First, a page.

Avatar Sequels Could Be Shown in 3D That Doesn’t Require Glasses
James Cameron is working to bring the futuristic tech to life.
A Better Experience
Avatar was a cinema juggernaut, catalyzing the integration of 3D technology into theaters and homes alike. However, the sequels director James Cameron has planned — the first of which will be released in 2020 — may take the technology to an entirely new level by utilizing a new RGB laser projection system designed by Christie Digital that would eliminate the need for viewers to wear glasses.
Two pieces of news fuel the speculation that Cameron is pursuing glasses-free 3D. The first comes directly from Cameron himself, who said as much during an acceptance speech in November: “I’m still very bullish on 3D, but we need brighter projection, and ultimately I think it can happen — with no glasses. We’ll get there.“ Then in March, his Lightstorm Entertainment production company renewed a five-year agreement with Christie Digital.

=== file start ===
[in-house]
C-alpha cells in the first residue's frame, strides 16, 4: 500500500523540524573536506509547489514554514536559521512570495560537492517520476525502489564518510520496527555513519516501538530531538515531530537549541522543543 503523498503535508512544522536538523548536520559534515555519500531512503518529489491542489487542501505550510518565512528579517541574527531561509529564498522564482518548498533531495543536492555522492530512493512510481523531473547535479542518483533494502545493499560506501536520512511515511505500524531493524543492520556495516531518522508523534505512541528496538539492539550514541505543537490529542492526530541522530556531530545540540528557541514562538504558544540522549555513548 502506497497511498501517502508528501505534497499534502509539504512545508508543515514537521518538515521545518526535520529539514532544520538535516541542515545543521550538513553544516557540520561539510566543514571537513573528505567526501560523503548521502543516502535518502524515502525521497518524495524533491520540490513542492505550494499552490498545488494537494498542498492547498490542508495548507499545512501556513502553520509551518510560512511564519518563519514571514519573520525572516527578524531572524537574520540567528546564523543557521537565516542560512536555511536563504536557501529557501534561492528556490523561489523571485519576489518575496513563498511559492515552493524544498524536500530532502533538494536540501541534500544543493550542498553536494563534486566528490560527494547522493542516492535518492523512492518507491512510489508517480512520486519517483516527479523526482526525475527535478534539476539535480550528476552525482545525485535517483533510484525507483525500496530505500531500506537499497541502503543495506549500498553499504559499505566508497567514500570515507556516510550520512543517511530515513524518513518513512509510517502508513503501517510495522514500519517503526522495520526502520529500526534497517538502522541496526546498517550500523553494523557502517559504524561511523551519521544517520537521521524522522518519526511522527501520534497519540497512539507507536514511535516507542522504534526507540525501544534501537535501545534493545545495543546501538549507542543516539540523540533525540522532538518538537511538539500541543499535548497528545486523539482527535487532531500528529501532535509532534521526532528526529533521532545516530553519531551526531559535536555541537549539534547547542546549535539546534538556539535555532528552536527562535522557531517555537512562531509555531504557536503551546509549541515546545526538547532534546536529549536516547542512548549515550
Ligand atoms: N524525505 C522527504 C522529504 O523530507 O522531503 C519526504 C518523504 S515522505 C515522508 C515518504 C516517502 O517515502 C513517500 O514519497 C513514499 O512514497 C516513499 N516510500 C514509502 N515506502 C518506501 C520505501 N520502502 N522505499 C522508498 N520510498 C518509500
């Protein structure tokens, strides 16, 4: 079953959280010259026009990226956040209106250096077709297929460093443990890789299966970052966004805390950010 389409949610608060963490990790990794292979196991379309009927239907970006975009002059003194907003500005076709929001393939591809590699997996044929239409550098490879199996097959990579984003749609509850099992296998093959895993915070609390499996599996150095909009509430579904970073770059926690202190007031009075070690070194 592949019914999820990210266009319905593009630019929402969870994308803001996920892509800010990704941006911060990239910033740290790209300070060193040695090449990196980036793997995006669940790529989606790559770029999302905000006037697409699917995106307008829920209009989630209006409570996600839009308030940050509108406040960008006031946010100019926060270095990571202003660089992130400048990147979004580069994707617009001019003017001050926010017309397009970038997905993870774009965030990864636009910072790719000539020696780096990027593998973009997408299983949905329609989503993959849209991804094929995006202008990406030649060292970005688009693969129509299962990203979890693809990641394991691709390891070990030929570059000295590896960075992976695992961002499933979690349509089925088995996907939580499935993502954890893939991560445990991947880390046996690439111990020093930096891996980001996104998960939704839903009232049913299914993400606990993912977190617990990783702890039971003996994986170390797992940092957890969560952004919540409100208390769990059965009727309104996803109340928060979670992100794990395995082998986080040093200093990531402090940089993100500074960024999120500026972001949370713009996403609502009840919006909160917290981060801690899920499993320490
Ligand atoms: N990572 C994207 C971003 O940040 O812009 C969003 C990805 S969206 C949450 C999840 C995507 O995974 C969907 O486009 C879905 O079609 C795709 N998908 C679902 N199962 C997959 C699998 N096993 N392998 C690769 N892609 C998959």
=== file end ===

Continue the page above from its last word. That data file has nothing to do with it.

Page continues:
However, very few details regarding how the technology would work— other than the fact that Christie Digital’s projectors are capable of using 60,000 lumens to solve the problem of blur and distortion in high frame rates — have been announced.
A New Era
Although systems already exist that are capable of rudimentary versions of glasses-less 3D, none have had the mainstream awareness that James Cameron’s backing would grant the technology — plenty of cinemas across the country only installed 3D systems after Avatar was released. If the technology is developed, it could change the screen-based visual entertainment industry fundamentally.
Although 3D technology has its share of issues, the biggest is arguably the glasses, which many people find uncomfortable, impractical, and too expensive. If a glasses-less 3D system comes to fruition, it might result in wider adoption of 3D technology.
As what Cameron is proposing is effectively a screen-produced hologram, this technology could also have uses far beyond the theater. Gamers could use it as an alternative to virtual reality (VR), which is often criticized for its cumbersome headsets, architects could use it to show their plans to clients, and shoppers could see 3D versions of the items they’re thinking of buying online.
Regardless of whether the tech is ready in time for Avatar 2, it’s poised to have a major impact on the viewing experiences of the future.
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